YES Bank crisis, Coronavirus fears spell double trouble for markets

Elvera Bartels


The domestic market slumped on Friday after the crisis at YES Bank triggered a sharp sell-off in financial stocks. Investor sentiment was further dampened by the continued rout in world markets as coronavirus cases neared 100,000, stoking fresh fears of a global recession. The Sensex dropped 894 points, or 2.32 per cent, to end at 37,577 — the lowest close since October 7.


The Nifty50 index plunged 280 points, or 2.5 per cent, to close at 10,989, breaching key support levels. Both the indices are now down 11 per cent from their all-time highs, recorded in mid-January.



The rupee fell nearly 0.63 per cent to end at 73.78 against the US dollar — the lowest level for the domestic currency since October 2018. The rupee almost touched the 74 level in intra-day trade.


Shares of YES Bank crashed 56 per cent a day after the Reserve Bank of India (RBI) placed the lender under a moratorium


and superseded its board. Market players feared the crisis at the bank would spill over into the economy.


“The RBI’s move to curtail withdrawals was unexpected. Everyone was aware that there is some problem, but no one expected curbs in fund withdrawals, which led to unnecessary speculation how the situation would evolve,” said Jyotivardhan Jaipuria, founder of Valentis Advisors.


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Most Asian markets fell more than 2 per cent on Friday. European markets, too, opened sharply lower as coronavirus weighed on various sectors of the economy. US stocks were volatile on Friday, as jittery investors took cover in perceived safe havens such as bonds and gold. The Dow Jones Industrial Average was down about 500 points to 25,622 as of 12:15 am (IST).


Globally, the number of cases neared 100,000 and the death toll surpassed 3,200. The economic toll has prompted many central banks to cut interest rates.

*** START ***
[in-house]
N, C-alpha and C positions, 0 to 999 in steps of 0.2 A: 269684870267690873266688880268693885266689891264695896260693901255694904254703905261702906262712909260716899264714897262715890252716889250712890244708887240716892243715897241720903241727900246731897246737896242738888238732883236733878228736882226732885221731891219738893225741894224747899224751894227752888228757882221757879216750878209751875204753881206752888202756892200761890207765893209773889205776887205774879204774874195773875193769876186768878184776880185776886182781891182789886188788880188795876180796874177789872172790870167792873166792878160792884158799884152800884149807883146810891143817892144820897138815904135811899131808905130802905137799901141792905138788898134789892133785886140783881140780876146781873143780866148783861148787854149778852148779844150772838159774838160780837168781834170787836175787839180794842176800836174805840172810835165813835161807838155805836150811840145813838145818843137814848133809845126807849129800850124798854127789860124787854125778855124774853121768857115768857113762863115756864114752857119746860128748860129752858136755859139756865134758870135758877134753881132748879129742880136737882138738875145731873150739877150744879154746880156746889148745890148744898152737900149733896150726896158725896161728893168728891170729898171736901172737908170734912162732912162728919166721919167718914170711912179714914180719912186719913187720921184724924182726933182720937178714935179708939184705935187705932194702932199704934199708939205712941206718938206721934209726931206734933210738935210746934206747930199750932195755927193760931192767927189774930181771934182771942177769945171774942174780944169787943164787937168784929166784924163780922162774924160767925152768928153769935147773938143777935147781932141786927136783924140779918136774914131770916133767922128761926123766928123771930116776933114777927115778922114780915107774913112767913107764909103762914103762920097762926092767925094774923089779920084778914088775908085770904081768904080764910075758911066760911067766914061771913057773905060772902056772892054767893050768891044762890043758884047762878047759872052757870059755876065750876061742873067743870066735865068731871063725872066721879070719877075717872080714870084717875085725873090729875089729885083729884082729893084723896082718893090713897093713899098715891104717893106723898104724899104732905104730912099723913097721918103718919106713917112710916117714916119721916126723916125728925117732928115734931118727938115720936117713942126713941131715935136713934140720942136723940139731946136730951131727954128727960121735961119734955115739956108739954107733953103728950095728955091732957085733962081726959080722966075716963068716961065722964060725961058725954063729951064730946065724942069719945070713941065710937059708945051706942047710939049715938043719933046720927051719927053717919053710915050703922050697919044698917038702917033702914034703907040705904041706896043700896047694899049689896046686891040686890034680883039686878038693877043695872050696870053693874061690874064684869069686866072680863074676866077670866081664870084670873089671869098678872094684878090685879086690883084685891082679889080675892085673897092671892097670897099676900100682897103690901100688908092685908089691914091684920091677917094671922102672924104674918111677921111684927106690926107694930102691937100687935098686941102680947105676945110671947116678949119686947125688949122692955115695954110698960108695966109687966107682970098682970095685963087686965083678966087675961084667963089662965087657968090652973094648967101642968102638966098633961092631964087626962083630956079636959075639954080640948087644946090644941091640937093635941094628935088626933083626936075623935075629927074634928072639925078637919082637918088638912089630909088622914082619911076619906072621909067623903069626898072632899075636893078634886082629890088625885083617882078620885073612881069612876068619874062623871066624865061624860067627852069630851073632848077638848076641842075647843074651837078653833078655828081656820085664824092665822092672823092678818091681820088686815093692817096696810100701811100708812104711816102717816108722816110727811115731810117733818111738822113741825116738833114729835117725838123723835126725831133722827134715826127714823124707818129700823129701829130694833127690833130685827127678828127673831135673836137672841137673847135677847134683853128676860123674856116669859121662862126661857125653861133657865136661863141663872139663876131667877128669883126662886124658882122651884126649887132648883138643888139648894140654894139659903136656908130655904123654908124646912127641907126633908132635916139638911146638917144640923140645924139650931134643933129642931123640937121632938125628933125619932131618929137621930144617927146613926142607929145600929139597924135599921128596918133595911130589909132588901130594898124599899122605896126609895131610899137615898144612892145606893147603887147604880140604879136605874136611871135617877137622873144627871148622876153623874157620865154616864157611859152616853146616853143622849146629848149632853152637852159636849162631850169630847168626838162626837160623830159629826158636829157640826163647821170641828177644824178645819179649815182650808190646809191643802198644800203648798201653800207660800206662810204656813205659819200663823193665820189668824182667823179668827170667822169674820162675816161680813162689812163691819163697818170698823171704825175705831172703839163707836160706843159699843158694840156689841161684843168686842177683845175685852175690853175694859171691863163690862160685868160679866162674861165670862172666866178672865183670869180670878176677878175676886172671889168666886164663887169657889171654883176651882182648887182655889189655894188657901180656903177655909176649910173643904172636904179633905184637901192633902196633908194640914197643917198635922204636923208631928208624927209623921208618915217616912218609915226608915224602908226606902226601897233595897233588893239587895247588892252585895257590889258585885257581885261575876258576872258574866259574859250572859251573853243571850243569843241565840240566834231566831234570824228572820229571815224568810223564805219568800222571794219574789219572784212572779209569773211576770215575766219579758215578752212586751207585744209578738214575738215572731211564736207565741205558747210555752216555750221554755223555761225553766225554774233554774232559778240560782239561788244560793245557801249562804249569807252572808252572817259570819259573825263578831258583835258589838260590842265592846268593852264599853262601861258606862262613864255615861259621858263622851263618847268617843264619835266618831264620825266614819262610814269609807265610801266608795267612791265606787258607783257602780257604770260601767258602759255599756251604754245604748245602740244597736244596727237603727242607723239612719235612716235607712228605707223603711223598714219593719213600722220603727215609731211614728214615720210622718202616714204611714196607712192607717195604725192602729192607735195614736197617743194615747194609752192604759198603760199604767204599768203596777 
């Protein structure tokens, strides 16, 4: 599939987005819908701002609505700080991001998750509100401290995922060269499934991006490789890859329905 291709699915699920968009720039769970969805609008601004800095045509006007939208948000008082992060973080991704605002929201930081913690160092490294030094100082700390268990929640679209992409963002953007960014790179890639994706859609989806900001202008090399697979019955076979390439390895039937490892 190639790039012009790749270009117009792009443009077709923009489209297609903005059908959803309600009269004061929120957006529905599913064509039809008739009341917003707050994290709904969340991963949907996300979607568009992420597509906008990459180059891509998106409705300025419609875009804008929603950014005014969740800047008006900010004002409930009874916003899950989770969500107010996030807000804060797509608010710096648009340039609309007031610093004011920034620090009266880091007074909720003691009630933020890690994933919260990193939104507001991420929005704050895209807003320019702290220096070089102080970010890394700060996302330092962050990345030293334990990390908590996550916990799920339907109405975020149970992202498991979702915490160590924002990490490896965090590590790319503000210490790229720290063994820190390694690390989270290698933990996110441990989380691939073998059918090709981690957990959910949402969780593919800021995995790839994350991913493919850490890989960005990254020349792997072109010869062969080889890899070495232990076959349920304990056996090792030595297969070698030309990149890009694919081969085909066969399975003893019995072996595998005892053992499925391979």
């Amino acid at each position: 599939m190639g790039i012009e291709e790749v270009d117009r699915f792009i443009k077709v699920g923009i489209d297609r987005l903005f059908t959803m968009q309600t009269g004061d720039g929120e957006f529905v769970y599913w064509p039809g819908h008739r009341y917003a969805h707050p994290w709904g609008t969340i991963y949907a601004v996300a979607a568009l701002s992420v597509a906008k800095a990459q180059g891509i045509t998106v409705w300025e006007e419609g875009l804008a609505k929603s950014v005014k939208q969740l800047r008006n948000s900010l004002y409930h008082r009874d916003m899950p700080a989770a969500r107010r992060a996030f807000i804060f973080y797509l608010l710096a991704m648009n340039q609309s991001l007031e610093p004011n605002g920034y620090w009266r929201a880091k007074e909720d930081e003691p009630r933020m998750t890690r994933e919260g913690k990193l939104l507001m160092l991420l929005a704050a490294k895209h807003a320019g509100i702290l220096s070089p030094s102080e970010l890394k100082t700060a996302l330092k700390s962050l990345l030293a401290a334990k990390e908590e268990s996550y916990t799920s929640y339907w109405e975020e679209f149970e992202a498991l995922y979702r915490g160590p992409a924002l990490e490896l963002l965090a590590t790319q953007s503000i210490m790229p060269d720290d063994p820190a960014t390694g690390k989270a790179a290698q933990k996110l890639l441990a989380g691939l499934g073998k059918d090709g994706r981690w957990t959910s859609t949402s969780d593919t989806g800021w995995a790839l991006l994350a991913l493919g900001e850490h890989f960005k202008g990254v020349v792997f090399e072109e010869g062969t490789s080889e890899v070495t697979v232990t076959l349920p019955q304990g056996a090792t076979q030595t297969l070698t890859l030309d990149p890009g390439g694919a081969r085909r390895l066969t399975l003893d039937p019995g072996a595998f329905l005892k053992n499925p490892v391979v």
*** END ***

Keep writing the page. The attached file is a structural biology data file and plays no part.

However, experts raised doubts over the effectiveness of the move.


The 10-year US Treasury dropped to a new low of 0.7 per cent, signalling extreme risk aversion. “Investors are concerned that there is a demand problem globally.


There is a tendency during such situations to sit on cash. If you are not earning revenue, any amount of interest rate cut will not help,” said Andrew Holland, CEO of Avendus Capital Alternate Strategies. Overseas investors sold shares worth Rs 3,594 crore. In the last 15 trading sessions, they have dumped shares worth nearly Rs 20,000 crore. Domestic institutional investors bought shares worth Rs 2,543 crore.


The BSE Bankex fell 3.5 per cent. Shares of SBI dropped 6.2 per cent. IndusInd Bank and ICICI Bank fell by 5.6 per cent and 3.7 per cent, respectively. Axis Bank fell by 2.9 per cent and HDFC Bank by 1.5 per cent. Apart from banking stocks, metal and energy stocks declined the most, with their sectoral indices dropping 4.4 per cent and 3.2 per cent, respectively. Tata Steel, HDFC, and ONGC were the worst-performing Sensex stocks. On an overall basis, 1,919 stocks declined, and 527 advanced on the BSE.

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